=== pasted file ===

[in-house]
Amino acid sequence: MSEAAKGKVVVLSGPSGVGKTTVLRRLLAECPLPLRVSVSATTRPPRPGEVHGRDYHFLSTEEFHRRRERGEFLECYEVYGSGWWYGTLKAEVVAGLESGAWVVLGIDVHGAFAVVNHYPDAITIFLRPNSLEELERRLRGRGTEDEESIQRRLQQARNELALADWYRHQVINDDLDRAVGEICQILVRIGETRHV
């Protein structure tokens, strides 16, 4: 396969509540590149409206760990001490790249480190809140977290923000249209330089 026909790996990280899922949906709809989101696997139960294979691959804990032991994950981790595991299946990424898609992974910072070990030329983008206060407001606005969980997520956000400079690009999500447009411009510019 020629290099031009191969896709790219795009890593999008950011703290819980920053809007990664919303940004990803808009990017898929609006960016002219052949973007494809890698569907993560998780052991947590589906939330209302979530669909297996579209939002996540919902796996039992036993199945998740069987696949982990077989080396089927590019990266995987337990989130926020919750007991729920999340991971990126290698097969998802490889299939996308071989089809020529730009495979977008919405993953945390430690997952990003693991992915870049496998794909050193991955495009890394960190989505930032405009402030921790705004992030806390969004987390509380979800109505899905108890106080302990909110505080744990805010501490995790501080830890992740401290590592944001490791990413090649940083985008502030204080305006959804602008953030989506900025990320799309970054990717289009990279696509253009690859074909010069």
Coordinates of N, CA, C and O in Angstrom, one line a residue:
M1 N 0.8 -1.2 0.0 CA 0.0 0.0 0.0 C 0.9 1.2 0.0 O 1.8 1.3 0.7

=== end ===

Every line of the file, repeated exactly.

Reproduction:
[in-house]
Amino acid sequence: MSEAAKGKVVVLSGPSGVGKTTVLRRLLAECPLPLRVSVSATTRPPRPGEVHGRDYHFLSTEEFHRRRERGEFLECYEVYGSGWWYGTLKAEVVAGLESGAWVVLGIDVHGAFAVVNHYPDAITIFLRPNSLEELERRLRGRGTEDEESIQRRLQQARNELALADWYRHQVINDDLDRAVGEICQILVRIGETRHV
């Protein structure tokens, strides 16, 4: 396969509540590149409206760990001490790249480190809140977290923000249209330089 026909790996990280899922949906709809989101696997139960294979691959804990032991994950981790595991299946990424898609992974910072070990030329983008206060407001606005969980997520956000400079690009999500447009411009510019 020629290099031009191969896709790219795009890593999008950011703290819980920053809007990664919303940004990803808009990017898929609006960016002219052949973007494809890698569907993560998780052991947590589906939330209302979530669909297996579209939002996540919902796996039992036993199945998740069987696949982990077989080396089927590019990266995987337990989130926020919750007991729920999340991971990126290698097969998802490889299939996308071989089809020529730009495979977008919405993953945390430690997952990003693991992915870049496998794909050193991955495009890394960190989505930032405009402030921790705004992030806390969004987390509380979800109505899905108890106080302990909110505080744990805010501490995790501080830890992740401290590592944001490791990413090649940083985008502030204080305006959804602008953030989506900025990320799309970054990717289009990279696509253009690859074909010069």
Coordinates of N, CA, C and O in Angstrom, one line a residue:
M1 N 0.8 -1.2 0.0 CA 0.0 0.0 0.0 C 0.9 1.2 0.0 O 1.8 1.3 0.7